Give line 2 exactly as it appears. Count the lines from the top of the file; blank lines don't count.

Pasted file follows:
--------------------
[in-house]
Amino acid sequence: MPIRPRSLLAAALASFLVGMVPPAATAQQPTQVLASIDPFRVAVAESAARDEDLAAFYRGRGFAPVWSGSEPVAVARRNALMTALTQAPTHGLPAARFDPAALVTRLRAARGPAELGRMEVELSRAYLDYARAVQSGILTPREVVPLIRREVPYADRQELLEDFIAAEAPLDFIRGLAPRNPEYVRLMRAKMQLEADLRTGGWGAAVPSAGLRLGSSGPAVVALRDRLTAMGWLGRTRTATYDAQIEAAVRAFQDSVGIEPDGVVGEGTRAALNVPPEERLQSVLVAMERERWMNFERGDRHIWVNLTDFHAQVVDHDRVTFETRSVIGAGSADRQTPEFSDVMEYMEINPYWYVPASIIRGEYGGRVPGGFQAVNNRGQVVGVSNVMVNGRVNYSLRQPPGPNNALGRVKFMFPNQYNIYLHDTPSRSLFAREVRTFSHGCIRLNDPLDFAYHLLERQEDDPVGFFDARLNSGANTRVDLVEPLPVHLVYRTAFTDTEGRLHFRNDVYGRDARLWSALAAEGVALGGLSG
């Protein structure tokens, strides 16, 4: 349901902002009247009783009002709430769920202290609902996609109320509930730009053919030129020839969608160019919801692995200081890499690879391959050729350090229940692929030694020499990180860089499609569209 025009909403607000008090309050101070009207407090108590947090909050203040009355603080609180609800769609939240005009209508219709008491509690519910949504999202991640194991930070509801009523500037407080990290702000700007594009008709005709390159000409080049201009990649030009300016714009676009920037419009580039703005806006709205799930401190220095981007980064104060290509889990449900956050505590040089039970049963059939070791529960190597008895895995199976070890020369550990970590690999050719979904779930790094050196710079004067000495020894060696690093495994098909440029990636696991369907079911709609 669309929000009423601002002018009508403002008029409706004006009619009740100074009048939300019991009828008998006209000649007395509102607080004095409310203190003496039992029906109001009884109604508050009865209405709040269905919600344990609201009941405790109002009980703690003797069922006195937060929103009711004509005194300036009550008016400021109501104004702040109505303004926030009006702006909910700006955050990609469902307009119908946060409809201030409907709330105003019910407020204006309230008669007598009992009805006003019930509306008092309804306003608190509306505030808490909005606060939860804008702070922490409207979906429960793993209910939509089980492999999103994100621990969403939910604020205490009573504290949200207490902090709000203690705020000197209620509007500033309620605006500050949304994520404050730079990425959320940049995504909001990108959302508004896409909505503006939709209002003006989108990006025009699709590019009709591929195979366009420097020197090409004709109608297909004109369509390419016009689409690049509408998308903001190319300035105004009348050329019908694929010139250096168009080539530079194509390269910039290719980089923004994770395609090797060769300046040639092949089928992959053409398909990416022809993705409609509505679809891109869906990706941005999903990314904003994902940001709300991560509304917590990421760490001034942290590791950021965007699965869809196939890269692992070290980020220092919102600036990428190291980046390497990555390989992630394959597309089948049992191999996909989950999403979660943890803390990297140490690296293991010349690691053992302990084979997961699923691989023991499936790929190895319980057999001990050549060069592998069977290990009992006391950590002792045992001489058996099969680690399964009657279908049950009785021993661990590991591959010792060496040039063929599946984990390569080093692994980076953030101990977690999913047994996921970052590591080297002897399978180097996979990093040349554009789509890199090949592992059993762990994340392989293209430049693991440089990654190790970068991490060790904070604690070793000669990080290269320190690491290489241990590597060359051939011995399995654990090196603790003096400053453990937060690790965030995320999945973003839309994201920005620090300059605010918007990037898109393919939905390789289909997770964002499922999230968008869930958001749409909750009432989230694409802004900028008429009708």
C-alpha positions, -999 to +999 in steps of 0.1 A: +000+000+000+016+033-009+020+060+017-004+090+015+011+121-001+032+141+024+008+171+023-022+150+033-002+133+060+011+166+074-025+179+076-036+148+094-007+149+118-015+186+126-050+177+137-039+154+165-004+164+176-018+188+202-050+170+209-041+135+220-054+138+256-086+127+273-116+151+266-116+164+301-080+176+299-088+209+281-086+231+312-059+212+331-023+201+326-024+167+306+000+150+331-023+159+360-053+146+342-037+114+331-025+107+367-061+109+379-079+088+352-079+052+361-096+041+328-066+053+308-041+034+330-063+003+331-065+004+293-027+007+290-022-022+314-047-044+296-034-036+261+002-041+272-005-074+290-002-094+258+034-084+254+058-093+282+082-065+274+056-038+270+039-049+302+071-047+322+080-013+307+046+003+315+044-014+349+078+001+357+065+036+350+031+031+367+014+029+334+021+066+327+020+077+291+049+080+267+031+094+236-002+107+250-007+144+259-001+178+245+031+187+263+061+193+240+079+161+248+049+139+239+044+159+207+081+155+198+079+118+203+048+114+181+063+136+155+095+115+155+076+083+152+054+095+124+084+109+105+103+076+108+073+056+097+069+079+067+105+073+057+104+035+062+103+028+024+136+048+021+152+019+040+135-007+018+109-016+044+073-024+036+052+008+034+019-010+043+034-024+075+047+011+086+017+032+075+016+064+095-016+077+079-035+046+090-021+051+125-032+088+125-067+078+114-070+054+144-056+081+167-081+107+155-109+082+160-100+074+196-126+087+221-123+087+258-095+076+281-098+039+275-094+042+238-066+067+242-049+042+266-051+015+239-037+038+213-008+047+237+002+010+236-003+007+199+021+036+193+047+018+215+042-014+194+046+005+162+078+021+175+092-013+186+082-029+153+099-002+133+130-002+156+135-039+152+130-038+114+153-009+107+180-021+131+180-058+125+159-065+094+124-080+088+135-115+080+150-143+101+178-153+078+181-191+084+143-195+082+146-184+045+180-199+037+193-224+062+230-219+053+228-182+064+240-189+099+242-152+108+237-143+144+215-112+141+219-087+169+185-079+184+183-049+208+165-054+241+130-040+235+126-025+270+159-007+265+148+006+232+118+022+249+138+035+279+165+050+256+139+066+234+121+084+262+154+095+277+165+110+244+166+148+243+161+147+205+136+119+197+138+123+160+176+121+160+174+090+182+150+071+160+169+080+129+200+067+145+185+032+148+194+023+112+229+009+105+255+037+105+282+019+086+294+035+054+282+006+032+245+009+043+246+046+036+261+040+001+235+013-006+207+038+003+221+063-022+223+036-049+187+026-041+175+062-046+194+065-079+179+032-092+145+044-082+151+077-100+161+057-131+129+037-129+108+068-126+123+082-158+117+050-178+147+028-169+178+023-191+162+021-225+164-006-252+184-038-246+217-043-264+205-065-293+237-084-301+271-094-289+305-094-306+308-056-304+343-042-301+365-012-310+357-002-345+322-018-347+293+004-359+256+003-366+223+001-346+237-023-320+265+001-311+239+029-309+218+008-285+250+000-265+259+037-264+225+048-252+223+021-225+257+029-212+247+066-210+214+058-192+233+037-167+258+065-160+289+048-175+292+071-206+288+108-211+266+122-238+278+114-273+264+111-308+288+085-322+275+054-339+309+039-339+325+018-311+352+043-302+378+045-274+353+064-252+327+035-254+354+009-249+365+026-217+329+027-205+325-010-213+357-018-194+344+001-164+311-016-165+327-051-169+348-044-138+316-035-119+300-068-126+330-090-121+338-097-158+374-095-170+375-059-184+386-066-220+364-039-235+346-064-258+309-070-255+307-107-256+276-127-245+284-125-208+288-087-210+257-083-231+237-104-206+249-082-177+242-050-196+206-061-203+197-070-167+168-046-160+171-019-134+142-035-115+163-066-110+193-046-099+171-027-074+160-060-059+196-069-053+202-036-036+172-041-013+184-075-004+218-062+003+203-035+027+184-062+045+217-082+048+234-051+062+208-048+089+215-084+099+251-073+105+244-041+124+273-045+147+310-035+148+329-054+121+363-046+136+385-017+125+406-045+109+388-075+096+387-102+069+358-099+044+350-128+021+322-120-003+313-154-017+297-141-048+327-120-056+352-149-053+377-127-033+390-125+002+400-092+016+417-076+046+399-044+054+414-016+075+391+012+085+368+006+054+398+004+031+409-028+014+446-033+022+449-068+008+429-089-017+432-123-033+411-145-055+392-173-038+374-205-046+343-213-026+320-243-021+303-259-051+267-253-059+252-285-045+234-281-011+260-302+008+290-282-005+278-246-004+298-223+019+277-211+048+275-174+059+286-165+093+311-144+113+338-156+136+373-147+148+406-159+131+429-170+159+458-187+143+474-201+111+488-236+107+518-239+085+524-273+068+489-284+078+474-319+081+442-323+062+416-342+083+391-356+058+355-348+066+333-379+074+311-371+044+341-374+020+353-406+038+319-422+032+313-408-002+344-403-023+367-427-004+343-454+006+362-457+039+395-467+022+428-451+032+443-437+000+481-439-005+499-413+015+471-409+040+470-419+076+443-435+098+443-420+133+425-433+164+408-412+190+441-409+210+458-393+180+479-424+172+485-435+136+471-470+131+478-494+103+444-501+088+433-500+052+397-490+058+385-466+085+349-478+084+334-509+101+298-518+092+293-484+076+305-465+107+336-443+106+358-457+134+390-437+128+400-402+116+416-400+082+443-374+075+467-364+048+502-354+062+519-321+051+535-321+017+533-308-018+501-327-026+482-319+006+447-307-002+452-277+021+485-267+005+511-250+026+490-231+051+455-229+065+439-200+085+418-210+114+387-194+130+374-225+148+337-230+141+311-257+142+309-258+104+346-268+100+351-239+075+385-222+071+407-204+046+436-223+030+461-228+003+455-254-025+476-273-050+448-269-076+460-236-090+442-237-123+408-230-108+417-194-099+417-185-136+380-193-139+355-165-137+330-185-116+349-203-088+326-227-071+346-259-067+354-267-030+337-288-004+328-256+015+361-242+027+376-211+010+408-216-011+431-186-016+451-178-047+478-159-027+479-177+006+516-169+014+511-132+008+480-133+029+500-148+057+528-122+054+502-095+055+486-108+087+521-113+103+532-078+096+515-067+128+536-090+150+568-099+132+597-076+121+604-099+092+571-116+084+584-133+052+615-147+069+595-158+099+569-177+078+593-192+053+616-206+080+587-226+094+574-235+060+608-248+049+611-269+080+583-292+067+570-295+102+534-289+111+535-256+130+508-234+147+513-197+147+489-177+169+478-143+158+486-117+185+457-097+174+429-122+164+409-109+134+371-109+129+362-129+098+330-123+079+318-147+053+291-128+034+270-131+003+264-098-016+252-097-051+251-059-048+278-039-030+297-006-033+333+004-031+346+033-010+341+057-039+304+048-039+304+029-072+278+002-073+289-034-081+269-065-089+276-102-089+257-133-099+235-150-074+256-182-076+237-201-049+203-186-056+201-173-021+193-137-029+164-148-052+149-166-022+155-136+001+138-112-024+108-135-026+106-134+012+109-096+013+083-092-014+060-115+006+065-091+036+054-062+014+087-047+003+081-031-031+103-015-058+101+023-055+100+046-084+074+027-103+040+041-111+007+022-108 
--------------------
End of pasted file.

Amino acid sequence: MPIRPRSLLAAALASFLVGMVPPAATAQQPTQVLASIDPFRVAVAESAARDEDLAAFYRGRGFAPVWSGSEPVAVARRNALMTALTQAPTHGLPAARFDPAALVTRLRAARGPAELGRMEVELSRAYLDYARAVQSGILTPREVVPLIRREVPYADRQELLEDFIAAEAPLDFIRGLAPRNPEYVRLMRAKMQLEADLRTGGWGAAVPSAGLRLGSSGPAVVALRDRLTAMGWLGRTRTATYDAQIEAAVRAFQDSVGIEPDGVVGEGTRAALNVPPEERLQSVLVAMERERWMNFERGDRHIWVNLTDFHAQVVDHDRVTFETRSVIGAGSADRQTPEFSDVMEYMEINPYWYVPASIIRGEYGGRVPGGFQAVNNRGQVVGVSNVMVNGRVNYSLRQPPGPNNALGRVKFMFPNQYNIYLHDTPSRSLFAREVRTFSHGCIRLNDPLDFAYHLLERQEDDPVGFFDARLNSGANTRVDLVEPLPVHLVYRTAFTDTEGRLHFRNDVYGRDARLWSALAAEGVALGGLSG